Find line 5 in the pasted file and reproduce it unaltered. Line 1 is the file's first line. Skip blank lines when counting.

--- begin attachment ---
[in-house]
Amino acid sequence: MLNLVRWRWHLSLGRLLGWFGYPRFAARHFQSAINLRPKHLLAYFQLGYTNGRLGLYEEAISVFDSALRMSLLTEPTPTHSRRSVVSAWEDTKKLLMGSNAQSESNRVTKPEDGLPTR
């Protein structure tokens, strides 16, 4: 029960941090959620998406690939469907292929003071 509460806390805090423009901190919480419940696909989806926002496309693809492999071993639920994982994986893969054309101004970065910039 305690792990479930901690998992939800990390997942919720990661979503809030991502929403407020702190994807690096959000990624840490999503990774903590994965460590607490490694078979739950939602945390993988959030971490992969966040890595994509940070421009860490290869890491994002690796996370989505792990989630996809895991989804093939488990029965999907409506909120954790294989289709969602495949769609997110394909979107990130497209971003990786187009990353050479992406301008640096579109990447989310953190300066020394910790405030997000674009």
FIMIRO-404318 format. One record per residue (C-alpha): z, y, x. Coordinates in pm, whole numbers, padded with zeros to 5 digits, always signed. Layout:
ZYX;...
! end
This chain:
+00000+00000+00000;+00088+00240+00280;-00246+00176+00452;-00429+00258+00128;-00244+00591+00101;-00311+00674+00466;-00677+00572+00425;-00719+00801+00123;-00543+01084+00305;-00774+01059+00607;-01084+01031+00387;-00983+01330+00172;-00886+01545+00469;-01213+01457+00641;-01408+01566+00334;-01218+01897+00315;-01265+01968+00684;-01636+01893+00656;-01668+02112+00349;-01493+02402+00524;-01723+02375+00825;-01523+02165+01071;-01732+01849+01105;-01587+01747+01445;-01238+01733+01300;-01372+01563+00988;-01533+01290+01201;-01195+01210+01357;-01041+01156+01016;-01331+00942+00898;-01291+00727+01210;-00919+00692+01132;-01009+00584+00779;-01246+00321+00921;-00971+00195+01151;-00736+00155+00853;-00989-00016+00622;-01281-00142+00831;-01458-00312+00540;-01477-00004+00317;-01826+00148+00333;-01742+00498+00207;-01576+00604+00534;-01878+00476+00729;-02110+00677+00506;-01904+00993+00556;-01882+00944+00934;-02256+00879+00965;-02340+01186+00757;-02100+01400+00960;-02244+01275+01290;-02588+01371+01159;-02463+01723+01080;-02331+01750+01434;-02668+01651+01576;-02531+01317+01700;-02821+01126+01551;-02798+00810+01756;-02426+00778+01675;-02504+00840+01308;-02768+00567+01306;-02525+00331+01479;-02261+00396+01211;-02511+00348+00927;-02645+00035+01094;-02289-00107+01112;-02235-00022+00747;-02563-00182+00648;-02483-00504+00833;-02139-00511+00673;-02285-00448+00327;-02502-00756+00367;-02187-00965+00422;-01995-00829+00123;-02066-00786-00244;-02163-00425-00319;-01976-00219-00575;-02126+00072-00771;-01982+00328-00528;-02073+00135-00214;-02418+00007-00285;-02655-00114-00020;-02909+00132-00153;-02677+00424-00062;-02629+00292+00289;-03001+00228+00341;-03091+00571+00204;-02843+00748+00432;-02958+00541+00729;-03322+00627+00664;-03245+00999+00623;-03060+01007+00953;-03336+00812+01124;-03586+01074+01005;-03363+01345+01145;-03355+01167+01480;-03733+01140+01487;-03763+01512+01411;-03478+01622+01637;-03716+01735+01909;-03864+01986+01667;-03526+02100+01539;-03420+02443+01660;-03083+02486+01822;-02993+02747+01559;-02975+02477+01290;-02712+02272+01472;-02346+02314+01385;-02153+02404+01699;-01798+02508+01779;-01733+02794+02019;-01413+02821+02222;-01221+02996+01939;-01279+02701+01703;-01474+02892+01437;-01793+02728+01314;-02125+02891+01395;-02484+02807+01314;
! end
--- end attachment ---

ZYX;...